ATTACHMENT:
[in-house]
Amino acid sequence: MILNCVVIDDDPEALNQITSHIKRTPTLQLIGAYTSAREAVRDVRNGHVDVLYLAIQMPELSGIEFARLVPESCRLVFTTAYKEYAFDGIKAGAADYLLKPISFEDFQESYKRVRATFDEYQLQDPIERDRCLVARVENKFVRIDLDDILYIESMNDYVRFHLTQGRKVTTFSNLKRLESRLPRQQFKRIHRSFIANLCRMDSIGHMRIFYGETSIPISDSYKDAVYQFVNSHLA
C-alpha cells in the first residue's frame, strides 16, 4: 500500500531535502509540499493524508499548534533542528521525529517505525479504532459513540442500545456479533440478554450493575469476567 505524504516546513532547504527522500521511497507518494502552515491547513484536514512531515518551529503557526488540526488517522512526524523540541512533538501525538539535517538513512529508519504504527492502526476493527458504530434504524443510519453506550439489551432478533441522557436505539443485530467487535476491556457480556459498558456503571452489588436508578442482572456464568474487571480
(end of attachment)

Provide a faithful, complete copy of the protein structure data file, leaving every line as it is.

[in-house]
Amino acid sequence: MILNCVVIDDDPEALNQITSHIKRTPTLQLIGAYTSAREAVRDVRNGHVDVLYLAIQMPELSGIEFARLVPESCRLVFTTAYKEYAFDGIKAGAADYLLKPISFEDFQESYKRVRATFDEYQLQDPIERDRCLVARVENKFVRIDLDDILYIESMNDYVRFHLTQGRKVTTFSNLKRLESRLPRQQFKRIHRSFIANLCRMDSIGHMRIFYGETSIPISDSYKDAVYQFVNSHLA
C-alpha cells in the first residue's frame, strides 16, 4: 500500500531535502509540499493524508499548534533542528521525529517505525479504532459513540442500545456479533440478554450493575469476567 505524504516546513532547504527522500521511497507518494502552515491547513484536514512531515518551529503557526488540526488517522512526524523540541512533538501525538539535517538513512529508519504504527492502526476493527458504530434504524443510519453506550439489551432478533441522557436505539443485530467487535476491556457480556459498558456503571452489588436508578442482572456464568474487571480